Further, the thought of rural America “getting its due”( in the sense I assume is appropriate) increasingly looks like a pipe dream.  First, in spite of the fact that Trump played to rural America during his campaign, many are pointing out that he is now not only neglecting rural America, he is seriously and even actively undermining it.  Read Paul Krugman’s column focusing on the consequences of Trump’s budget for West Virginia.  Other analyses focused on agriculture and rural infrastructure under Trump are here, here and here.

But it is not only Trump and Republican neglect of rural America that concerns me.  Nearly as frightening these days is liberal/Democratic disdain for rural people and places.  Indeed, it’s a bi-partisan endeavor these days.  Bear in mind that Michael Katz, an economist for the FCC, said back in 2009:

Other people don’t like to say bad things about rural areas.  So I will.

The notion that we should be helping people who live in rural areas avoid the costs that they impose on society … is misguided, from an efficiency point of view and an equity one.

As for the political economy of rural America in 2017, take this story from today’s Wall Street Journal:  Janet Adamy and  Paul Overberg report under the rather dramatic (but apparently justified) headline, “Rural America is the New ‘Inner City’.”  The story recounts some seriously bleak data:

In terms of poverty, college attainment, teenage births, divorce, death rates from heart disease and cancer, reliance on federal disability insurance and male labor-force participation, rural counties now rank the worst among the four major U.S. population groupings (the others are big cities, suburbs and medium or small metro areas).

As discouraging as these data are many readers’ responses to the story.  I’ve taken some screenshots from Janet Adamy’s Twitter very lengthy feed about the piece:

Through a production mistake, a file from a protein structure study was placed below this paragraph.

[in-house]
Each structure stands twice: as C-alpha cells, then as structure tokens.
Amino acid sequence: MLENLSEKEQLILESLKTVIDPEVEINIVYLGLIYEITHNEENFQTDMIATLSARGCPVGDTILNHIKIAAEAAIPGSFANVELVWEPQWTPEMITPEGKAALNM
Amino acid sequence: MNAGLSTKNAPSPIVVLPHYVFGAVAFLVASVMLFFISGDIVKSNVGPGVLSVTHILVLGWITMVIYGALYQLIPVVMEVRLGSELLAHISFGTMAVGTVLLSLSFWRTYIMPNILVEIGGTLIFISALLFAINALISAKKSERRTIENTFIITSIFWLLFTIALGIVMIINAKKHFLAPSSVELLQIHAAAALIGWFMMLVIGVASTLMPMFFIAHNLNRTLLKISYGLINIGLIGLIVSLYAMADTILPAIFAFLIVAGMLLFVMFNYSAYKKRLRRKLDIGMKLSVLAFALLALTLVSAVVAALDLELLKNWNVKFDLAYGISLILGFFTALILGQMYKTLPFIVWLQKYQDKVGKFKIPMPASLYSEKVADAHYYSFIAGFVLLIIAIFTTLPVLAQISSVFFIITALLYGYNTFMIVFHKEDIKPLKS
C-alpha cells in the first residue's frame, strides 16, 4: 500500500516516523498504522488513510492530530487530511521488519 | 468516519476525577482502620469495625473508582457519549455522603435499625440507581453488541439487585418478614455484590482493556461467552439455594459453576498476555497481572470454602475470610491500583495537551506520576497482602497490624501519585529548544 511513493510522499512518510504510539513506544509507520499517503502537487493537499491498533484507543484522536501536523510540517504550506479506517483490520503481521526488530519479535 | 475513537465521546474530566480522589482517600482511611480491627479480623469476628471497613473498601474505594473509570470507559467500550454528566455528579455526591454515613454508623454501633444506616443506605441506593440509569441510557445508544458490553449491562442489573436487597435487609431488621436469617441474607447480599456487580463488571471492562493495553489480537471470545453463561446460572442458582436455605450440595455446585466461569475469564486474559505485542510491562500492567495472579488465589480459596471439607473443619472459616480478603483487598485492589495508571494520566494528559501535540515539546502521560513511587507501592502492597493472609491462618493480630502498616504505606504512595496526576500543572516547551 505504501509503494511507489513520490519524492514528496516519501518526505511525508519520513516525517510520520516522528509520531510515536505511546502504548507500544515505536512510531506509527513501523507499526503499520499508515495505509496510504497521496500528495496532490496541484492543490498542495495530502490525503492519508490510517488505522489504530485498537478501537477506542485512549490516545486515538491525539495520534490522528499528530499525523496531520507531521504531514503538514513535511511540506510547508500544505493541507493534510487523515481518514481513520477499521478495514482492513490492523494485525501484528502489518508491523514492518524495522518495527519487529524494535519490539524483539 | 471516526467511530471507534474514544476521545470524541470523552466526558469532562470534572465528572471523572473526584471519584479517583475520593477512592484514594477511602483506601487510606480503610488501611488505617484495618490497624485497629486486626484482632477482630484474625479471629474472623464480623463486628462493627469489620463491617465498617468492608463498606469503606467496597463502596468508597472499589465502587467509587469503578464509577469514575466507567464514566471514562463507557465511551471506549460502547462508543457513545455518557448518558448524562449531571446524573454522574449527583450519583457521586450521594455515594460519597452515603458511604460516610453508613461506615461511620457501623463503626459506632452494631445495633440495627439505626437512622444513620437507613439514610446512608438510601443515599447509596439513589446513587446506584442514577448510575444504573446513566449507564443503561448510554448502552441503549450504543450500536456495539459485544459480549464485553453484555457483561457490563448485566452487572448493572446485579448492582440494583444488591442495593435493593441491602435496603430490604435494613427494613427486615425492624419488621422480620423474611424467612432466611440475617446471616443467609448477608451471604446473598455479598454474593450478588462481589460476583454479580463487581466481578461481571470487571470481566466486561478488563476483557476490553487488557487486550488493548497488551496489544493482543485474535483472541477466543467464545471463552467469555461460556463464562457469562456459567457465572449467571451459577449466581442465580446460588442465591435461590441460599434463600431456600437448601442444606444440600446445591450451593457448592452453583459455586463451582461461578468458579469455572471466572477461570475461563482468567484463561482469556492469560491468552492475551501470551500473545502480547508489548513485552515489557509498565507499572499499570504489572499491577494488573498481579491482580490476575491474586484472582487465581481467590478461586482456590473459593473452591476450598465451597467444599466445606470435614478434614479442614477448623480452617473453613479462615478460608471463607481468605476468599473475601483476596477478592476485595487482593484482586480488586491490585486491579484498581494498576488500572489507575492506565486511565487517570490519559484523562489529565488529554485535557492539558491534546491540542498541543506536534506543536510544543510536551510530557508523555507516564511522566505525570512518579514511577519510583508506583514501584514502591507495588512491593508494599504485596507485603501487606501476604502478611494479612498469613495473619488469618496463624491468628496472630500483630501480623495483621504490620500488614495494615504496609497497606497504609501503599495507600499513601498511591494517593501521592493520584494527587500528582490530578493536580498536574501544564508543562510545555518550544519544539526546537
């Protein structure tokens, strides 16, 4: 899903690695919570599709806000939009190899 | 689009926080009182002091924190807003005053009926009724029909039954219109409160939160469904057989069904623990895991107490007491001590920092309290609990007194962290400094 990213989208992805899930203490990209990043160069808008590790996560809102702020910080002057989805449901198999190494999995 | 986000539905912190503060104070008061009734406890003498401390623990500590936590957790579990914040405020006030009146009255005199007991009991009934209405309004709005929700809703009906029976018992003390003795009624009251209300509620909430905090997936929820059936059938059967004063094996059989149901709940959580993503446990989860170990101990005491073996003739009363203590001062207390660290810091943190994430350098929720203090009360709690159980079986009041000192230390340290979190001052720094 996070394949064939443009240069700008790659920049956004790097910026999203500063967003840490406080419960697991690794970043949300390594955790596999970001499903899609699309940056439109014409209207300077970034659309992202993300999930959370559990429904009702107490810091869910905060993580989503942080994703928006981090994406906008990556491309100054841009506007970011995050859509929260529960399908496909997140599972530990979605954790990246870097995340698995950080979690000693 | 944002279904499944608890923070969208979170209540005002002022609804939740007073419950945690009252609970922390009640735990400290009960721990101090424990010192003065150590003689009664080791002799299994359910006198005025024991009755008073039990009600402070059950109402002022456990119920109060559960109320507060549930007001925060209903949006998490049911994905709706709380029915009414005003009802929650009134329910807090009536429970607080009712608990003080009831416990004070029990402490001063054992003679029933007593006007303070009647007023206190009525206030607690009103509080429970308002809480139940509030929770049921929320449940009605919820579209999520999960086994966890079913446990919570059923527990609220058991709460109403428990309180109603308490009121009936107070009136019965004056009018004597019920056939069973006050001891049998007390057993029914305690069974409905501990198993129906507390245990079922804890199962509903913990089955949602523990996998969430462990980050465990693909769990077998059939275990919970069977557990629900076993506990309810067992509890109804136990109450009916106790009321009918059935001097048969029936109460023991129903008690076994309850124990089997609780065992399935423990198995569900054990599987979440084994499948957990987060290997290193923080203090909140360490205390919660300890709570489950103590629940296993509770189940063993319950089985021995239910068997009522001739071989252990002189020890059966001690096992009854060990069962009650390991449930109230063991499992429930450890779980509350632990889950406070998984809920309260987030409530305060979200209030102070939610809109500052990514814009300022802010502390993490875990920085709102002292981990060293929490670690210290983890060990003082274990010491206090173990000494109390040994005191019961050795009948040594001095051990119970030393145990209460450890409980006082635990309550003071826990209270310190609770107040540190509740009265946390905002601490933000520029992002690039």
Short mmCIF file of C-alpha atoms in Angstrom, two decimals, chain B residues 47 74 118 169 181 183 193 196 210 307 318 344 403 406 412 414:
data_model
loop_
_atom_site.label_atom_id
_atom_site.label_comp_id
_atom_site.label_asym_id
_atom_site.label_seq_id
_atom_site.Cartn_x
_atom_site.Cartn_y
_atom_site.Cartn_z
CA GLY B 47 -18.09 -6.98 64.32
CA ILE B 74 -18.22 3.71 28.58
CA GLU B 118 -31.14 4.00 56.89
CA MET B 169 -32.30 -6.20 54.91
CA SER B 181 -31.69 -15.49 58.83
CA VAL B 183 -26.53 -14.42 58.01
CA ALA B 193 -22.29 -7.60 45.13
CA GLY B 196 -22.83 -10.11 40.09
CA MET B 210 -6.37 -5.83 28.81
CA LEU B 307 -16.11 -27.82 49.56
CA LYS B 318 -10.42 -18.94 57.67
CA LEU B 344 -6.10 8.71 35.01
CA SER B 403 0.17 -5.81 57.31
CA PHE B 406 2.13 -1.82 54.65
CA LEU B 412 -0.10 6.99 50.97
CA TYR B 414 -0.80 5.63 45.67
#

These screen shots are nearly impossible to read, so let me highlight a few comments (other than some rural dwellers saying they didn’t vote for Trump):

Is anyone telling them to pull themselves up by the bootstraps and lock up their addicts, or is that response for city dwellers only?

My response:  why, yes, that is exactly what I read J.D. Vance to suggest should happen in his best-selling Hillbilly Elegy.  I’m assuming lots of folks agree with him because the book has sold nearly a million copies and is still on the NYTimes bestseller list after nearly a year.  (My thoughts on Hillbilly Elegy are here, with links embedded to three others posts in the series here on Concurring Opinions).

This comment is representative of another thread in response to the WSJ story:

they all vote consistently against their own interests while demonizing progressives of all stripes. I can’t bring myself to care.

I see a lot of this “their own damned fault” rhetoric on social media (also applies to the white working class, with which rural populations have significant overlap, not least in the national imaginary).  I saw plenty of badmouthing rural folks and their livelihoods before the 2016 election (I wrote a whole darn law review article about it in 2011), but I’m convinced it is far more widespread now.  Indeed, a colleague asked me this spring why I was advocating for poor rural white folks in relation to environmental injustice episode.  The colleague explained his/her question:

 Some of these people were quite powerful in some domains, even exercising electoral power over California (and me) in the last election.

I understand the annoyance and agitation, but I’m not willing to give up on rural dwellers or the white working class–not yet anyway (huge topic; read my other work; more to follow…).